• Japan's Meiji Industrial Revolution
  • Sites of Distorted Facts and Concealed Truth

Japan's Meiji Industrial Revolution

Sites of Distorted Facts and Concealed Truth

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On March 14, 2005, Jeong Jong-geun applied to the Fact-finding Committee on Damages from Forced Mobilization under Japanese Occupation for an investigation upon learning that Koreans were included in the cremation permits found at the Nishisonogi District Office in Nagasaki Prefecture, Japan.

The committee made a decision on April 15, 2005 during the 7th Committee to open a fact-finding investigation through analysis of the permits in the belief that the local situation of Korean laborers at the time could be studied and viewed through them.

The Sakito region in Nishisonogi District was developed into a coal town in 1886 upon the discovery of coal beds on the seabed. Mitsubishi Mining's Sakito Coal Mine was one of the foremost areas in which Koreans were mobilized on a large scale. While it has been confirmed that Koreans worked on the site since the early 1910s, the mobilizations on a large scale began after 1939. While the ratio of Koreans in the coal mine varies depending on the material referenced, it has been confirmed that about 1,700 Koreans, accounting for one third of the workers at the pit, were working there in 1943.

The cremation permits were collected in the 1980s for a period in which the investigation of forced mobilization of Koreans to the Sakito region was underway. Among them, the committee investigated and analyzed the Koreans who died as listed in the cremation permit register for Sakito between 1940 and 1945. The entire deceased were listed, and various trends including age, occupation, and cause of death were analyzed to ascertain the details leading up to death.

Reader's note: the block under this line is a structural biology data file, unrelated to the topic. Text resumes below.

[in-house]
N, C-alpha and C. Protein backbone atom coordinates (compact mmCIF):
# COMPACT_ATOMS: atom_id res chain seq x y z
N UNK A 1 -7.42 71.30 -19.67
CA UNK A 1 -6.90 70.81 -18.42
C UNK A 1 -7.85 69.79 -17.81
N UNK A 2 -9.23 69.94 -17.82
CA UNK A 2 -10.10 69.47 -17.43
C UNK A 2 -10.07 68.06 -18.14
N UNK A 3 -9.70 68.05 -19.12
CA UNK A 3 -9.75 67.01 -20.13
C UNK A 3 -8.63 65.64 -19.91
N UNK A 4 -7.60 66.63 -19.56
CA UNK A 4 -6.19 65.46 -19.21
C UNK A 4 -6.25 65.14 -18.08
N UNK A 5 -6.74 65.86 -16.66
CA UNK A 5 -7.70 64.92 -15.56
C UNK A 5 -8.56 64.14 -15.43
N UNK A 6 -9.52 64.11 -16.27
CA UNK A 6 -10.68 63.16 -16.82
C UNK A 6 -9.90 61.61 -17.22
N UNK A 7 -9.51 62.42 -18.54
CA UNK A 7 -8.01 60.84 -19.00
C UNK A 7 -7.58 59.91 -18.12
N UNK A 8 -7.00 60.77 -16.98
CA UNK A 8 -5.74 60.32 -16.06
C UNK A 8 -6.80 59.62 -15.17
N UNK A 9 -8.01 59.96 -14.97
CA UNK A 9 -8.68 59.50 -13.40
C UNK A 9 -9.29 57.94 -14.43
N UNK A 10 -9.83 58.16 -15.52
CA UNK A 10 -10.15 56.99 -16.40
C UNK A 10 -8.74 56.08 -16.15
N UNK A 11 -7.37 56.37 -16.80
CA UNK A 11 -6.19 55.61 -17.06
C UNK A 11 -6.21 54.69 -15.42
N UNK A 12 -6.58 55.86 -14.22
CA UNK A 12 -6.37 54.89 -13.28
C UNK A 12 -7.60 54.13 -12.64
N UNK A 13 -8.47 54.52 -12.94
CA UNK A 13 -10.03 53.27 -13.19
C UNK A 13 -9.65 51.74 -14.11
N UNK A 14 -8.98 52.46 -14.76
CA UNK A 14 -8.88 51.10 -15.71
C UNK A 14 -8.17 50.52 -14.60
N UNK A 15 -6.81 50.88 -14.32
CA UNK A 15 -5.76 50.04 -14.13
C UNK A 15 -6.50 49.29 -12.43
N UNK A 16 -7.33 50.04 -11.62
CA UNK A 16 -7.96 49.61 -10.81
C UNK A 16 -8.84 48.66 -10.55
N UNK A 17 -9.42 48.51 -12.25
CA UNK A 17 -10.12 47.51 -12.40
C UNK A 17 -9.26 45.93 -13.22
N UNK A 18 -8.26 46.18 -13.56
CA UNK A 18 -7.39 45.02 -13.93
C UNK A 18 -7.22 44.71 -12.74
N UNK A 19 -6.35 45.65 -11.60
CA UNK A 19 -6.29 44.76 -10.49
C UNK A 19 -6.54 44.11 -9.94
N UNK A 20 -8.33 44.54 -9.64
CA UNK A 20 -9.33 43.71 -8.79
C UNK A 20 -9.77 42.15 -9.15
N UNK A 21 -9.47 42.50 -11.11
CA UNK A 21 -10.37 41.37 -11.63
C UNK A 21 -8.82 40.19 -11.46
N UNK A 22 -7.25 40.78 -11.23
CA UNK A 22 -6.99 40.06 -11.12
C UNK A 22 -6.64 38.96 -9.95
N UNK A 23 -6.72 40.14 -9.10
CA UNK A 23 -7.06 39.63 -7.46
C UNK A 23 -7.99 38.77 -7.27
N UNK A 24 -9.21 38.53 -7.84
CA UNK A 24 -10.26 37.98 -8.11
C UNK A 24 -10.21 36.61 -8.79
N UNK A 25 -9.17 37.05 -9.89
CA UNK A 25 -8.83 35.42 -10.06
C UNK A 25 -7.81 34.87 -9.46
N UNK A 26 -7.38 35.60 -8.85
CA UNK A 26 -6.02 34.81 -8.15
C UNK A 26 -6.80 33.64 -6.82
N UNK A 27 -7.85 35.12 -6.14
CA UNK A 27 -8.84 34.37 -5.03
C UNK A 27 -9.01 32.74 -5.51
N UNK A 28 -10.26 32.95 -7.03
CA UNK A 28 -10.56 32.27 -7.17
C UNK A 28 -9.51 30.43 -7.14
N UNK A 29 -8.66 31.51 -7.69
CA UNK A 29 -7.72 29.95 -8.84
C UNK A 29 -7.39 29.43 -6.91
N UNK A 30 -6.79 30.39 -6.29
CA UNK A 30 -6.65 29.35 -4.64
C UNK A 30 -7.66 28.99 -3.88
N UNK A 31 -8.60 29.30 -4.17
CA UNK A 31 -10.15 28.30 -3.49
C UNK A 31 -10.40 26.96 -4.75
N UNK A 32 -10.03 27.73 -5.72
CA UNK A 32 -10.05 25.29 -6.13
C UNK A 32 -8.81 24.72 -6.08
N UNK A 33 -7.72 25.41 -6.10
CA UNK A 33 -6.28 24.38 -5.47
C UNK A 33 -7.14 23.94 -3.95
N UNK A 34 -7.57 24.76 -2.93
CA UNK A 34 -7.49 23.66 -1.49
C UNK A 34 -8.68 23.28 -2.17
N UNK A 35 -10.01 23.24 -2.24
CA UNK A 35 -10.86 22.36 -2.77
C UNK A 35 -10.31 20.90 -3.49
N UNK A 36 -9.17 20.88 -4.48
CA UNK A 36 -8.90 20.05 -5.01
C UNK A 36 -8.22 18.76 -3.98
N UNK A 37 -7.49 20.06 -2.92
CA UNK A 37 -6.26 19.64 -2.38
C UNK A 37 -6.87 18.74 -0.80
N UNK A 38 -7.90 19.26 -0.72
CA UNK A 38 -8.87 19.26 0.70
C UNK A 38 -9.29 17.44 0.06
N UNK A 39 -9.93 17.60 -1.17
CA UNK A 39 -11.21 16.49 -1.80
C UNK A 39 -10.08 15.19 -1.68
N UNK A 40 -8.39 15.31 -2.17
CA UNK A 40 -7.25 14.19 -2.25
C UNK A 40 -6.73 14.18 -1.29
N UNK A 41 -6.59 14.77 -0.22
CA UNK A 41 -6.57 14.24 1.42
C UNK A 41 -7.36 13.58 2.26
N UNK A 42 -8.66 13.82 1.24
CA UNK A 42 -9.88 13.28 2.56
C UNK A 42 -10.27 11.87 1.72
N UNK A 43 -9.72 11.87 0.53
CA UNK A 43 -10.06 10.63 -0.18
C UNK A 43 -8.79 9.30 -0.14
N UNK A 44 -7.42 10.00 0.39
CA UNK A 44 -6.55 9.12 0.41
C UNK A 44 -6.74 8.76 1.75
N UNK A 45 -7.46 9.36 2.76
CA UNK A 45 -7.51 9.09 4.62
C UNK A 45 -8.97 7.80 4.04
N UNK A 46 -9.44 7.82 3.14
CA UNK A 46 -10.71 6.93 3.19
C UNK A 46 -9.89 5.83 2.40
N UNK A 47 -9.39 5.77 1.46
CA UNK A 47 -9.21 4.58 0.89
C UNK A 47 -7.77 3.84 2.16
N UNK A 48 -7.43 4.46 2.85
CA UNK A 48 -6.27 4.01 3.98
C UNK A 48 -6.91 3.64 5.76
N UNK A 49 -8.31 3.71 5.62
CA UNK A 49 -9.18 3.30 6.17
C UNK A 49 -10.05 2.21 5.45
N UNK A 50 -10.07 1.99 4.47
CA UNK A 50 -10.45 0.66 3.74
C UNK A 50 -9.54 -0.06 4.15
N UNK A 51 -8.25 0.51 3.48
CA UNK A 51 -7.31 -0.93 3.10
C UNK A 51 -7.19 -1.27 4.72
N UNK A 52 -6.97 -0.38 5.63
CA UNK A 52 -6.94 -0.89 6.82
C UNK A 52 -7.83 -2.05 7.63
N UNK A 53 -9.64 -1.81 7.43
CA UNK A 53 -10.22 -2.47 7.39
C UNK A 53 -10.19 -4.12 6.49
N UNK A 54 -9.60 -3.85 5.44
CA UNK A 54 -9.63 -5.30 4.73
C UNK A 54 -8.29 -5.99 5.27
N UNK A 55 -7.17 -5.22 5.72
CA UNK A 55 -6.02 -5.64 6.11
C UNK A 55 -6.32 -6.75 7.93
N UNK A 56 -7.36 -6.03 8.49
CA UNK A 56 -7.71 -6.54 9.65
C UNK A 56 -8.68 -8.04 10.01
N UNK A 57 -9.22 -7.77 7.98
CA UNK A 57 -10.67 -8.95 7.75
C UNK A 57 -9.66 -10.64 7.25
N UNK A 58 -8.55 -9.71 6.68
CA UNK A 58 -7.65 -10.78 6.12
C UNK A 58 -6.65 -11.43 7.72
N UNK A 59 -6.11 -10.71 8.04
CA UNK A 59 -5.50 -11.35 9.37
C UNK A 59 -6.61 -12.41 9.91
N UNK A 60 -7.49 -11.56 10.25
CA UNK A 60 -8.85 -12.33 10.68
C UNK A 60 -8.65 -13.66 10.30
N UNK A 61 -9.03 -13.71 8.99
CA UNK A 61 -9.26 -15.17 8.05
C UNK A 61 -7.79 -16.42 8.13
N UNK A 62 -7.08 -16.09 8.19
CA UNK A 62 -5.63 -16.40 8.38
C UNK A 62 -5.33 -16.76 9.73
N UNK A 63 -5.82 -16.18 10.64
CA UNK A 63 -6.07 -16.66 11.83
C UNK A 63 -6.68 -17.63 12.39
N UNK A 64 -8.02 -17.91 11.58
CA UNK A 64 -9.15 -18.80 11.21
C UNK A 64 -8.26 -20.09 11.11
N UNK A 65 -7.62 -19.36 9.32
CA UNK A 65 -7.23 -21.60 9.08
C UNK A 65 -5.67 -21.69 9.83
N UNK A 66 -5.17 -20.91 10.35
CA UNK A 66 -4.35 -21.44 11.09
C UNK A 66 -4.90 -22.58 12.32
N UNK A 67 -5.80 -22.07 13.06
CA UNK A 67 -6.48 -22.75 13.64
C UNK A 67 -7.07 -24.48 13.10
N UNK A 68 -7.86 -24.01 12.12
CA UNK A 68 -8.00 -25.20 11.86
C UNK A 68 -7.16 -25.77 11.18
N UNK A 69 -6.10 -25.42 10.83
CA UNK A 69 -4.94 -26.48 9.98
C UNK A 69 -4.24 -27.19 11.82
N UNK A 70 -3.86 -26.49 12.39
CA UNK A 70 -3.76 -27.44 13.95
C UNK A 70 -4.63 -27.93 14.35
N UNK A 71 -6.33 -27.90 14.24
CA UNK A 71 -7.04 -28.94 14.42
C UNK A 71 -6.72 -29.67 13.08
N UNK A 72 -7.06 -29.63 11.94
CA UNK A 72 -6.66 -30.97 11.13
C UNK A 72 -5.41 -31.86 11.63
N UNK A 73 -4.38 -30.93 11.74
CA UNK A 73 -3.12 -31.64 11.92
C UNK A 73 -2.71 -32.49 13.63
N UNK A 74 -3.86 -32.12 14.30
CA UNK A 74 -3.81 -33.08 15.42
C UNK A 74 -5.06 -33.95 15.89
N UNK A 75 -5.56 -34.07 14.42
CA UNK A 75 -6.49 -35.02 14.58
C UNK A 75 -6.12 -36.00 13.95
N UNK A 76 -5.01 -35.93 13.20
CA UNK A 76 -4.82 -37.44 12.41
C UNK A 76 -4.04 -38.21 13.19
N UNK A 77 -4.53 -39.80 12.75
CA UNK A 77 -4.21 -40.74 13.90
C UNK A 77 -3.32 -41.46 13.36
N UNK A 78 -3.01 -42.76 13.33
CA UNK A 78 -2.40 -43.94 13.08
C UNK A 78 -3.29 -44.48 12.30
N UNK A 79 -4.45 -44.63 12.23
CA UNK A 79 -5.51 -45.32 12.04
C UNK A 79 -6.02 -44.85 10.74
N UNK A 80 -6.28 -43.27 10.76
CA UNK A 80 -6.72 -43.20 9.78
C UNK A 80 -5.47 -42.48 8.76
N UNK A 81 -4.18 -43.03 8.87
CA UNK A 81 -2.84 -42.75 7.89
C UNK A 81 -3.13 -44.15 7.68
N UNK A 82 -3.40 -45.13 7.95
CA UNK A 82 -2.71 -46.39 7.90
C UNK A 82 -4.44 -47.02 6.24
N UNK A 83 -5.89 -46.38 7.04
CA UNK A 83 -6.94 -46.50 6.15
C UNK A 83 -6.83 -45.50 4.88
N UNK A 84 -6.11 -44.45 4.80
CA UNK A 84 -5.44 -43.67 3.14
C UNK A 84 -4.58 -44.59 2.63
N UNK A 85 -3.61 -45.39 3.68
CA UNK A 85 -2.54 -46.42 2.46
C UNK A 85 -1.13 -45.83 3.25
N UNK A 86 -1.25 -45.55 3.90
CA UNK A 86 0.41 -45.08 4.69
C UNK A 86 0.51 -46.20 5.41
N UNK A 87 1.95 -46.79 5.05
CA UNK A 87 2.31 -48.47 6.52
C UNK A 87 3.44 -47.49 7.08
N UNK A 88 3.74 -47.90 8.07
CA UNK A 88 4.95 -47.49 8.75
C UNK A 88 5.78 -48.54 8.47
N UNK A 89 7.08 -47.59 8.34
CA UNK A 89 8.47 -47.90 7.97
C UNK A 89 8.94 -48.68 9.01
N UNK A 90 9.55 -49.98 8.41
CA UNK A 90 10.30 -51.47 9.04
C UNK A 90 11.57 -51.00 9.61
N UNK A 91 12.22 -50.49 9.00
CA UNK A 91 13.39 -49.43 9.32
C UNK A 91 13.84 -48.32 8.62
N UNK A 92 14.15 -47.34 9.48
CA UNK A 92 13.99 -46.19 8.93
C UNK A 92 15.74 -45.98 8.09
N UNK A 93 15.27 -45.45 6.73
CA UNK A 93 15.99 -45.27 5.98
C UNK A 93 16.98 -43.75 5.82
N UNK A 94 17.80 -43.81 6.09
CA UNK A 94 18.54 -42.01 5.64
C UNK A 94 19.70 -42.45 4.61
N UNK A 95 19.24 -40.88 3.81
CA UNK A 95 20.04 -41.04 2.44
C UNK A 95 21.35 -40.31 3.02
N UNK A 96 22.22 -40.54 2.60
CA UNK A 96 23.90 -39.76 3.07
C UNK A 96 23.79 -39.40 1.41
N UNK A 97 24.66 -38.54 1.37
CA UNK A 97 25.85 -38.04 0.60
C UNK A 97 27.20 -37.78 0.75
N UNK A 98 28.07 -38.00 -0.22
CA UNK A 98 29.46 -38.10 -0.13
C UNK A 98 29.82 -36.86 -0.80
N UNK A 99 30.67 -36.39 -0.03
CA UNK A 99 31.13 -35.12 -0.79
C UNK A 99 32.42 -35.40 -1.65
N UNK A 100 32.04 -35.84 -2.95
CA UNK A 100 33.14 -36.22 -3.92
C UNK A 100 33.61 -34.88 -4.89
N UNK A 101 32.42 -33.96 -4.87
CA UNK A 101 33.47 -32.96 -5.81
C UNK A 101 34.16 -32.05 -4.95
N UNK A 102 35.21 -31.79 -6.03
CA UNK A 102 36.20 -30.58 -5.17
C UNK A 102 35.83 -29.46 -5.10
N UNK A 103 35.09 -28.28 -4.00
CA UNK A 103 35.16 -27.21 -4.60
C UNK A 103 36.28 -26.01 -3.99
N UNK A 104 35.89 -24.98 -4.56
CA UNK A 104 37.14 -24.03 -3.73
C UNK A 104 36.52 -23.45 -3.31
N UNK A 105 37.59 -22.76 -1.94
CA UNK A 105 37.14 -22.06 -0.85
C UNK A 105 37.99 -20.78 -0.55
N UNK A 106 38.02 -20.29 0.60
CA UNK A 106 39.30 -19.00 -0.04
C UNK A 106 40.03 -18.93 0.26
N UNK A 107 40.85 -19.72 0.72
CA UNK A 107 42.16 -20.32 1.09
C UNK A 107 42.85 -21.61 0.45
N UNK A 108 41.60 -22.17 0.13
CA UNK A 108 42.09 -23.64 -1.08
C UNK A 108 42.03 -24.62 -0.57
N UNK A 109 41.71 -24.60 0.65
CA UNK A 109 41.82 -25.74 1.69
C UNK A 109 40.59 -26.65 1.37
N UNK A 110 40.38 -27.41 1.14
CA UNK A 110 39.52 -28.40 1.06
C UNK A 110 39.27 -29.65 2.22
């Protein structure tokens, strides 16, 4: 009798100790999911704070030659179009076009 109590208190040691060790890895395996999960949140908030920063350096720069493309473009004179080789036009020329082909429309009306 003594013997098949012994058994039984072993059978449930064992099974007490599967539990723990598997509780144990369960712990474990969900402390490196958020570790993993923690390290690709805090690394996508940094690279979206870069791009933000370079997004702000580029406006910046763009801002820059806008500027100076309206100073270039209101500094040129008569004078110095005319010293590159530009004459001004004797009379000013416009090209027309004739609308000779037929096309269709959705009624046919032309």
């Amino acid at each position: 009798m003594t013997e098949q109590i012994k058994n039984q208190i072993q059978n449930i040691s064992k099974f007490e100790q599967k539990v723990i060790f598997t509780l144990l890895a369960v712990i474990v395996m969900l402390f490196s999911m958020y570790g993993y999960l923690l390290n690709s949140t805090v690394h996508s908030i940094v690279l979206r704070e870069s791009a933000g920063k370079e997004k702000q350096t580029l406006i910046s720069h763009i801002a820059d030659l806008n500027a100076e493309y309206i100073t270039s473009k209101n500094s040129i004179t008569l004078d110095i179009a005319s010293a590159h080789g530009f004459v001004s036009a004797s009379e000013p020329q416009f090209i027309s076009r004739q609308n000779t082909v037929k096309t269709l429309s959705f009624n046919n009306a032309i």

An analysis of the cremation permits showed the following: ① The high mortality rate among the young aged 16 to 30 is related to work at the Sakito Coal Mine, ② Though those from the southern Gyeongsang-do and Jeolla-do provinces account for 88.6% of the total deaths, this is consistent with the statements by related parties that most Koreans mobilized to Sakito were recruited from the southern Yeongnam and Honam regions, ③ Of the 211 people who died, coal worker was the occupation listed for 114 of them, ④ The largest cause of death was mine accidents which accounted for 14.2%, of which falling accidents were the most common. Unnatural deaths were confirmed in 28 cases, and these are presumed to be deaths from acts of cruelty such as beatings. There are also 143 deaths from accidents and diseases outside of the coal pit, making up 67.8% of the total.

Through the Korean death records, this fact-finding investigation reveals in detail the damages to Koreans mobilized to Mitsubishi Mining's Sakito Mine, which would not have differed from the other coal mines owned by Mitsubishi Mining in Nagasaki Prefecture. The report is introduced here as a fact-finding report to better understand the situation of the Korean workers at the Takashima and Hashima Coal Mines which have become World Heritage Sites.


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